Wednesday, November 26, 2014
A Rainbow Body for the Party?
The 19-year old Tibetan leader was stunned: religion for him and his countrymen was everything; for centuries, Tibet lived by the Buddha Dharma, for the Buddha Dharma.
Sixty later, the Party line has not changed, but there is a difference, the Chinese ‘masses’ are more and more attracted to the Buddha’s teachings.
But it is not that simple as today China is land of contradictions.
Take an op-ed written by Zhu Weiqun in the Global Times. Zhu is the chairman of the ethnic and religious affairs committee of the Chinese Peoples’ Political Consultative Conference (CPPCC) and a former interlocutor of the Dalai Lama’s envoys; he affirmed that “lack of religious belief could be blamed for widespread corruption among cadres or any moral decay in Chinese society.”
Zhu affirmed in the strongest terms: “Communist Party members must not follow any religion; it is an ‘unshakeable’ principle of the party …Communist Party members cannot follow any religion – this is the important ideological and organisational principle which has been upheld since the founding of the party”.
A few weeks earlier the all-powerful Central Commission for Discipline Inspection (CCDI) criticized some party cadres in Tibet for secretly taking part in religious activities.
Chen Quanguo, Tibet's Party Secretary told the Standing Committee of the Regional Party in Lhasa: "One should not believe in the 14th Dalai group’s fantasies (illusions), or follow the Dalai group; one should beware infiltration and sabotage activities in which are involved separatist party cadres."
One of the contradictions: while warning the cadres not be trapped in the 'Dalai Lama's fantasies', the Party is promoting Buddhism on a large scale in Eastern Tibet (Kham).
An article in China Tibet Online, a affiliate of Xinhua, praises ‘Larung Gar Five Sciences Buddhist Academy, a Buddhist University in Eastern Tibet, pointing out that a previous incarnation of Jigme Phuntsok Rinpoche, Larung Gar’s founder was a teacher of His Holiness (sic) the Thirteenth Dalai Lama (of course, it is mentioned that the same Khenpo Phuntsok once visited Dharamsala to share teachings with the present Dalai Lama).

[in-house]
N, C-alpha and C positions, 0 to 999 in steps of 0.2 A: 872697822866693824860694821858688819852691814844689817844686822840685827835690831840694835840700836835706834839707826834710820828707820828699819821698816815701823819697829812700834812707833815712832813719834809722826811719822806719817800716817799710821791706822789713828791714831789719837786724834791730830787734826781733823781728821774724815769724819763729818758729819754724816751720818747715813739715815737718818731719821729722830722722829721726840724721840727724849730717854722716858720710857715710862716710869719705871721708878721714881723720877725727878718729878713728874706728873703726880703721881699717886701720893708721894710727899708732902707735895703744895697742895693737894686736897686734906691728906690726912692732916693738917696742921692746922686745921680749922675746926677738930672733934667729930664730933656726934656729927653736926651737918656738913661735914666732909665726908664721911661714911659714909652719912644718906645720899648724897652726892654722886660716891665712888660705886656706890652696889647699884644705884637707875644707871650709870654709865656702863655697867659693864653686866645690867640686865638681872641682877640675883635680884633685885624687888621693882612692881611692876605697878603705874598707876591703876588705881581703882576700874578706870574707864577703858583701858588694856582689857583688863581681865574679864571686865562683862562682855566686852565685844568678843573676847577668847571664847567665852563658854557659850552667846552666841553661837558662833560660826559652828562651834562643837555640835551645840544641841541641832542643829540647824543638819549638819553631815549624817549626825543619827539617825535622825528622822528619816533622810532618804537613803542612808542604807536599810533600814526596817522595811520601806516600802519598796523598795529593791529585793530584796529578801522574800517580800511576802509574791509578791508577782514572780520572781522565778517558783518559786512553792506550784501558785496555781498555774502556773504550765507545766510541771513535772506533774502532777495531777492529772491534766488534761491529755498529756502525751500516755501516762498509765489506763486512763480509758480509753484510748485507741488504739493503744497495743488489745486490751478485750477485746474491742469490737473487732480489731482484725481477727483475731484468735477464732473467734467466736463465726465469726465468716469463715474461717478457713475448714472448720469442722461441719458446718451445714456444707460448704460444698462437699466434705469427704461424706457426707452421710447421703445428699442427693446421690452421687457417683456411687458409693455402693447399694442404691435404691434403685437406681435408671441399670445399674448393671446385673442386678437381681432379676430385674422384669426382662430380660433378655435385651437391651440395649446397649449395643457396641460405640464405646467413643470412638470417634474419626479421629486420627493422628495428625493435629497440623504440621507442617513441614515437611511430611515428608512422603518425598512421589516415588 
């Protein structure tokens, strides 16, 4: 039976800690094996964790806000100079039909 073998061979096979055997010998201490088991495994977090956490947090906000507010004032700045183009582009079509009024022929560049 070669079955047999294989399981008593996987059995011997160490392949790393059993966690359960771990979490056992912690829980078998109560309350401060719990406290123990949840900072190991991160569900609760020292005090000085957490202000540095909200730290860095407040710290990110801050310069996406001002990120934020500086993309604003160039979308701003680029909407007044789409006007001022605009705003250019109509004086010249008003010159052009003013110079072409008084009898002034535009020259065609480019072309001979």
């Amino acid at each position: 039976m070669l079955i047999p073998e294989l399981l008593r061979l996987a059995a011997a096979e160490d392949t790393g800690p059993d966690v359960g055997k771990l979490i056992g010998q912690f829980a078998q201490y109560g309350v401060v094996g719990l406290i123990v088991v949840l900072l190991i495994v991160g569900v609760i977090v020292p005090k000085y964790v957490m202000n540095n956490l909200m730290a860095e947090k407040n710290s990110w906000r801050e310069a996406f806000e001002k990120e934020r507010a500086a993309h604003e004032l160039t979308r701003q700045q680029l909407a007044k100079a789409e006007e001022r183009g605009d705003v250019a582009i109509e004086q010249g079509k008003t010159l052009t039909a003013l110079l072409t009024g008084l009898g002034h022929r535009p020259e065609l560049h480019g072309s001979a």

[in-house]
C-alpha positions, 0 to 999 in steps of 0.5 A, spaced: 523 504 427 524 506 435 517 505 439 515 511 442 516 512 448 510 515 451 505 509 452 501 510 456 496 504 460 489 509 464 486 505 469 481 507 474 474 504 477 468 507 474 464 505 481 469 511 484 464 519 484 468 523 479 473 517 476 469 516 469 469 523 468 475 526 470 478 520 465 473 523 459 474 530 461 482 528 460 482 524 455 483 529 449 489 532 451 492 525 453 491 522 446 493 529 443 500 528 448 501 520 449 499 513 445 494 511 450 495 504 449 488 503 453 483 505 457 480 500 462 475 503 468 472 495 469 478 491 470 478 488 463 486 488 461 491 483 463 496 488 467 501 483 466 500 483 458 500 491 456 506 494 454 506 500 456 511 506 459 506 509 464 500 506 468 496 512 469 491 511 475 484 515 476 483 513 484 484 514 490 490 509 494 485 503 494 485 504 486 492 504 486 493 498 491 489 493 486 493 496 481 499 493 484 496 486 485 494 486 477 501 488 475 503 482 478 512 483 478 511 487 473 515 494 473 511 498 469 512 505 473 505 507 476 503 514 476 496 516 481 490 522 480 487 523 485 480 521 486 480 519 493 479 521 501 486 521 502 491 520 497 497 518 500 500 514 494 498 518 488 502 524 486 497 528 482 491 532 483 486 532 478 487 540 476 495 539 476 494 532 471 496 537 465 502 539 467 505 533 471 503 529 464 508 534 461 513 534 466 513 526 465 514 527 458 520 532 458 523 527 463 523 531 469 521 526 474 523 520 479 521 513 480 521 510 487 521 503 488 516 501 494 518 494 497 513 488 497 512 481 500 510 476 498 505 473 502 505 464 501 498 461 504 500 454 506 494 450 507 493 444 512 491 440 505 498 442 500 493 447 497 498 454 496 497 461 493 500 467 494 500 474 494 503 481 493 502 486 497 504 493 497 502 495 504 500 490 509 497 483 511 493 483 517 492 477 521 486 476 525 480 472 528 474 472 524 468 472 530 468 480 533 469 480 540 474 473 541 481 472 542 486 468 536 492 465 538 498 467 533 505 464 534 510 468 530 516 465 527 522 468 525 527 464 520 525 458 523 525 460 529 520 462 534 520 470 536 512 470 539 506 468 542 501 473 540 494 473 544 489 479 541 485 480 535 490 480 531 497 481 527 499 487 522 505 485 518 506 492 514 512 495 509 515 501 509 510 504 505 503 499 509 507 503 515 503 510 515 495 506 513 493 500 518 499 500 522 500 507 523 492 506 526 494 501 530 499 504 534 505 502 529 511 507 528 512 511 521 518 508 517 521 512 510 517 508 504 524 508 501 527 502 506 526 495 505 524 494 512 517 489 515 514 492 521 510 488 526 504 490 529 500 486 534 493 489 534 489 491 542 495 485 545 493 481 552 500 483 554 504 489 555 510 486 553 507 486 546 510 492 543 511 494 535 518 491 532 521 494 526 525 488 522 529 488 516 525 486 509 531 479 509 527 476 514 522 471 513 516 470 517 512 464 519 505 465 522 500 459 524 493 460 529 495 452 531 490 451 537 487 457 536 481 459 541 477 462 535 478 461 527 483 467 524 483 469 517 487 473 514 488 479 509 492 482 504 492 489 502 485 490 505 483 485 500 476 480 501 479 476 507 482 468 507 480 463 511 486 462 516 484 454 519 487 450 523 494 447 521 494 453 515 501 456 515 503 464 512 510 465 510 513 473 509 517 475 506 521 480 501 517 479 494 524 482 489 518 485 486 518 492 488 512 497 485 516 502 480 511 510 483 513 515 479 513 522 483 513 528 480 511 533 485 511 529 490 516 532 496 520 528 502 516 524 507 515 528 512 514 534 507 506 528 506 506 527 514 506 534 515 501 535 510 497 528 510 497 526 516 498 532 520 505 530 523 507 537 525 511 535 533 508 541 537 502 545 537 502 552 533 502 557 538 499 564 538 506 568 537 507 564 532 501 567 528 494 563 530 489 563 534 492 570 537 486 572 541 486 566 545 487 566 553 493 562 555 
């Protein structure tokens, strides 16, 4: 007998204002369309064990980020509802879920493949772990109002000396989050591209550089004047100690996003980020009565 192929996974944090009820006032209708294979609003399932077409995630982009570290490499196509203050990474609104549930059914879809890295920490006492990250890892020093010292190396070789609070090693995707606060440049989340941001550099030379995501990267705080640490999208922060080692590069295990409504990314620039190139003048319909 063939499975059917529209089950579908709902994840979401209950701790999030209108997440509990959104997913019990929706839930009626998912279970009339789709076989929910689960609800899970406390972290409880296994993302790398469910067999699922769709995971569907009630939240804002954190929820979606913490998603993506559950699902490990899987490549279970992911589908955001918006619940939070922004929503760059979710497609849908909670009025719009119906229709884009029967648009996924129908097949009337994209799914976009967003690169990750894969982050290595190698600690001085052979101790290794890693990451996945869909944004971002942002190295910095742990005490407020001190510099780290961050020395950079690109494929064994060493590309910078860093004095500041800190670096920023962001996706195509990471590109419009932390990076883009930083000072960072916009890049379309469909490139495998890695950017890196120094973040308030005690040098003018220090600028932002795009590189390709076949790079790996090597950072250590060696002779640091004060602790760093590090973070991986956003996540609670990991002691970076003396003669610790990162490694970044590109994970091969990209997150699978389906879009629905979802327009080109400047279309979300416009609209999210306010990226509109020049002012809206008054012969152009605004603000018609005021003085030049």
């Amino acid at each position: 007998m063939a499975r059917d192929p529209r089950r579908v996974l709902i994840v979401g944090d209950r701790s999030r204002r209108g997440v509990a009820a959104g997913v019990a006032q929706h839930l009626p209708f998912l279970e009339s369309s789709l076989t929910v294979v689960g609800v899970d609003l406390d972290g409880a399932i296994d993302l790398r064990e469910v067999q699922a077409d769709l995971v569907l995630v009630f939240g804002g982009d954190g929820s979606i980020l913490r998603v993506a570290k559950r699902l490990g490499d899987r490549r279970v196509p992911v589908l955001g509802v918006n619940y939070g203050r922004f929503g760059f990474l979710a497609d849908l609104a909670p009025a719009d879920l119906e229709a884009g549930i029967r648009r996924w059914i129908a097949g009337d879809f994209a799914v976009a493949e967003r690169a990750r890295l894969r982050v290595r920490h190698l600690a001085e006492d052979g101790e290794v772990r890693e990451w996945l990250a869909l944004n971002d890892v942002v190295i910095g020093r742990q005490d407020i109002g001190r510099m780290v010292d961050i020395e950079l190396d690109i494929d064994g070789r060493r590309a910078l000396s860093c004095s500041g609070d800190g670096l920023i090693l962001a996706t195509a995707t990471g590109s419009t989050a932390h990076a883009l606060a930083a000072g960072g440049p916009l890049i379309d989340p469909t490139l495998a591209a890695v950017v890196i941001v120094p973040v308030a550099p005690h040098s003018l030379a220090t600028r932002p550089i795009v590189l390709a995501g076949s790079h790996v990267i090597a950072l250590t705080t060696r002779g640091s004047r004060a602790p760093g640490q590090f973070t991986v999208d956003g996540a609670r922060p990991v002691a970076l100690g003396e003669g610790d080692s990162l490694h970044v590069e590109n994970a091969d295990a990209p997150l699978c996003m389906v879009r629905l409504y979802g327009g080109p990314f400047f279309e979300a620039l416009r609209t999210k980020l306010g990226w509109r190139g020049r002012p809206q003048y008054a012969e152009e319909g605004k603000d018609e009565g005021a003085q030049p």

The article explains that: “Jigme Phuntsok Rinpoche established the Larung Gar Five Sciences Buddhist Academy in Larung Valley near Serthar, Sichuan Province, southwest China, in 1980, with the aim to revitalize Dharma and benefit all sentient beings.”
Yes, you read correctly, the Communist media speaks of ‘reincarnation’.
The Communist website continues: “The reason behind the selection of Serthar is primarily based upon the fact that it is a historically sacred place in Vajrayana [Tibetan Buddhism]. Monks go to achieve 'rainbow body' and comprehend the 'four karmas' at the academy. Thirteen disciples attained 'rainbow body' at this place.”
Can you believe that the Communist publication speaks of the mystic ‘rainbow body’, a siddhi which allows a high-realized master to dissolve the material components of his body into a rainbow at the time of his death, thereby leaving no mortal remains?
Tibet China Online claims: “The aim of the academy can be summarized by four distinct pursuits: to unite Buddhists in harmony; to uphold pure precepts; to study, reflect upon, and practice the sacred Dharma; and to propagate the Dharma and benefit all beings.”
So, is Dharma poison or nectar?
While some in the Party reject religion, others are fast becoming experts in Tibetan Buddhism.